The Canadian government will ask the World Trade Organization determine that the European Union should not have placed a ban on Canadian seal products.
The dispute, which pits the concerns of animal-rights activists against the livelihoods in small Canadian sealing communities, comes as Canada is trying to negotiate a comprehensive multi-billion-dollar free-trade agreement with the European states.
A report to a parliamentary committee this week said the sealing issue could have profound ramifications for that deal. But Fisheries Minister Gail Shea said Friday the sealing issue will not affect the free-trade negotiations.
"As a matter of fact both sides have agreed that this issue will be resolved outside the free-trade agreement process and will be resolved at the WTO," Ms. Shea told reporters as a news conference.
"For Canada sealing is about more than fur. The trade of other seal products such as oils and meat represent a growing share of what is already a multi-million dollar business.
Unfortunately, the EU has chosen to proceed with the ban on seal products based on an ill-informed political decision that has no basis in fact or in science."
The WTO challenge is also a way for the government to try to separate the seal hunt from its free-trade negotiations with the European Union. Though Ottawa wants to keep the issues separate, Newfoundland's position is key, too. The EU wants the deal to include access to Canadian provincial contracts, and European diplomats say it could be scuttled if any province, like Newfoundland, refuses to sign on.
It is time to take the emotion out of the issue and to obtain a ruling based on facts, the minister said.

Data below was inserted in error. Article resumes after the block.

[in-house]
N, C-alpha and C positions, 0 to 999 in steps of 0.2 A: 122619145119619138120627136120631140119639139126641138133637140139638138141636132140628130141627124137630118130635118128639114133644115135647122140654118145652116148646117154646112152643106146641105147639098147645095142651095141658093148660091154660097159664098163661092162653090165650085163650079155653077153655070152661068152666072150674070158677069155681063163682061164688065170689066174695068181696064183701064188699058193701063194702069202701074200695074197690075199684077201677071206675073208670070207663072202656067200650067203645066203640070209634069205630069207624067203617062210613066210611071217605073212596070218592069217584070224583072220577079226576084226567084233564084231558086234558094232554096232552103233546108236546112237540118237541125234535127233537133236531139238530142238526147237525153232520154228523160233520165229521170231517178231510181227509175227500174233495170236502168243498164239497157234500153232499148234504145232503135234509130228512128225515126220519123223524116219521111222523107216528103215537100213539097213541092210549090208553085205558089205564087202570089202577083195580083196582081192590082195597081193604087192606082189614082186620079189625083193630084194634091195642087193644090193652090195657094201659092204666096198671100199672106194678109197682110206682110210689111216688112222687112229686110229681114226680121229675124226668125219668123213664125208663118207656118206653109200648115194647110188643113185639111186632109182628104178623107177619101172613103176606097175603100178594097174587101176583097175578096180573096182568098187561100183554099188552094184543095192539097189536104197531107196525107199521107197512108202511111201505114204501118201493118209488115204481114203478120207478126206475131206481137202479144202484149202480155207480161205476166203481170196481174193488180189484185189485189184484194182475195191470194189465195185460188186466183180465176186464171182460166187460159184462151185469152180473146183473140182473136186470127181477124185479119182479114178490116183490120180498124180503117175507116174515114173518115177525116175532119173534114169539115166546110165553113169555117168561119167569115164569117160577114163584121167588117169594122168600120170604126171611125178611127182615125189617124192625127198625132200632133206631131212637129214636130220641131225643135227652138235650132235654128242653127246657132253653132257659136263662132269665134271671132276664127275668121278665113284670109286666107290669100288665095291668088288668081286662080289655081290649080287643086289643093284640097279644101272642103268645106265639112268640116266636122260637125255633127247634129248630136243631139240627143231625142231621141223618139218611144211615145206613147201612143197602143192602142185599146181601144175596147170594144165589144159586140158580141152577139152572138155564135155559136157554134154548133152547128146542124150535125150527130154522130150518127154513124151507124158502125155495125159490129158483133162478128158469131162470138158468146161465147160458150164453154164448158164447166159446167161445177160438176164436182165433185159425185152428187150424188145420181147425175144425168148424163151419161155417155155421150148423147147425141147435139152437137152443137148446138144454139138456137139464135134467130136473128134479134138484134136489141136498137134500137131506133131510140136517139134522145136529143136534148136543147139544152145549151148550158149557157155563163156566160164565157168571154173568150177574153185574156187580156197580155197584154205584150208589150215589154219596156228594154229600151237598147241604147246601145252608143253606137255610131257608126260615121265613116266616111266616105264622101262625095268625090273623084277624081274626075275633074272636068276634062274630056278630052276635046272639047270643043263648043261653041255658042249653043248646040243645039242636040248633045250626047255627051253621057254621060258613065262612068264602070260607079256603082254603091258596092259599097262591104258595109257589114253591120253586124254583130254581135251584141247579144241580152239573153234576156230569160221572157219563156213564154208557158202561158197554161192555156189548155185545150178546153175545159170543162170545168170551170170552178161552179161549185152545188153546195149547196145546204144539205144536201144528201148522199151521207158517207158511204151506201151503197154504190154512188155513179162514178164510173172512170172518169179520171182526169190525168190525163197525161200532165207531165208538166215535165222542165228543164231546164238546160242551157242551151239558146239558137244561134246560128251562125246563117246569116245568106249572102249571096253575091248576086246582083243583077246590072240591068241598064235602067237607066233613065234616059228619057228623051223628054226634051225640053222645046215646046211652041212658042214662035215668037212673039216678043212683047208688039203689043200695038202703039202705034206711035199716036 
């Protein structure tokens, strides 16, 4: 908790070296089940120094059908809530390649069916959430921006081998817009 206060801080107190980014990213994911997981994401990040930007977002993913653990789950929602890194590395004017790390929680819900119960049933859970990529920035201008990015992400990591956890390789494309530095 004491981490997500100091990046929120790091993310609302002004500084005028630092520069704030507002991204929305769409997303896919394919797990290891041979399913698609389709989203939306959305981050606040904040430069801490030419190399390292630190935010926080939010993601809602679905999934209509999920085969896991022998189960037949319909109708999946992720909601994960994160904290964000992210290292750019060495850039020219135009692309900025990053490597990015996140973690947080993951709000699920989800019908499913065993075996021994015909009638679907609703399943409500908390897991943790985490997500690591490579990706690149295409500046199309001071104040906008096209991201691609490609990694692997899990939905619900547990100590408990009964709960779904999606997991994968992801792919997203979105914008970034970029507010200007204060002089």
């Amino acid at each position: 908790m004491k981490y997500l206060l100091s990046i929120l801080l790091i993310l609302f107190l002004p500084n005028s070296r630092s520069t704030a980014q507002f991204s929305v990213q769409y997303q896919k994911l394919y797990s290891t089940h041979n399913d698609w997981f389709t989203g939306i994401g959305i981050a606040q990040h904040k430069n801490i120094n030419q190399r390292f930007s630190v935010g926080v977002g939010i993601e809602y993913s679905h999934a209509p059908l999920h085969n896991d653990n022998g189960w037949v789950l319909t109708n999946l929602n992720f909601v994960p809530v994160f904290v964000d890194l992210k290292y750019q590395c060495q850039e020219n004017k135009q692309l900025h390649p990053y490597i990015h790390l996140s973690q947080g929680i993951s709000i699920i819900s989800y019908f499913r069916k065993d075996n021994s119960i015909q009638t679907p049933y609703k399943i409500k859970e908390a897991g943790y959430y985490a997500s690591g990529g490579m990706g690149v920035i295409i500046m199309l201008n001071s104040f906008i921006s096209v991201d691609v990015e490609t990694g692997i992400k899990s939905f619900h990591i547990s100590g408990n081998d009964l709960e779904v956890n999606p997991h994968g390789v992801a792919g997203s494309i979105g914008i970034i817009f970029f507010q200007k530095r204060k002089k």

The negotiations, she said, will be handled by in-house government lawyers and the costs to taxpayers will mostly be related to the price of getting them to Geneva. But Ms. Shea was not able to say how much money would ultimately be involved in defending the seal trade.
"This is a matter of principle," she said, "and the cost does not outweigh the fact that we need to stand up for this legitimate Canadian industry."
The livelihoods of 6,000 Canadian families depends on sealing, said Ms. Shea. For some of them it accounts for two thirds of their income.
"We are deeply disappointed that the European Union continues to oppose Canada's seal hunt despite our repeated efforts to explain that the hunt is human and makes responsible use of a sustainable resource," she said.
"The European parliament has sided with animal rights activists and opted to ignore our arguments, leaving us with no choice but to follow through on our promise to initiate a formal application for the establishment of a World Trade Organization dispute panel to address this matter."
The International Fund for Animal Welfare said the government's decision to "waste" millions of dollars on a WTO challenge that will drag on for years indicates a lack of appreciation for how hard Canadians work for that money.
"IFAW believes that Canadians' taxes would be much better spent on phasing out the commercial seal hunt and providing sealers with sustainable livelihoods in economically viable industries that don't stain Canada's reputation on the world stage," the group's spokeswoman Michelle Cliffe said in an e-mail. "Re-opening this debate in the EU will only serve as a reminder of how awful and unnecessary the commercial seal hunt is."
And the Human Society International/Canada said the move flies in the face of Canadian values, crucial trade relationships and sound economics.
"In the lead-up to a federal election, the Harper government is acting in direct opposition to the views of Canadians, the overwhelming majority of whom supported the right of the EU to ban seal product trade," said society director Rebecca Aldworth. "This ill-advised attack on European and Canadian values is doomed to failure and seriously threatens a free trade deal with the European Union that stands to benefit Canada's economy by $12 Billion annually."
With a report from Campbell Clark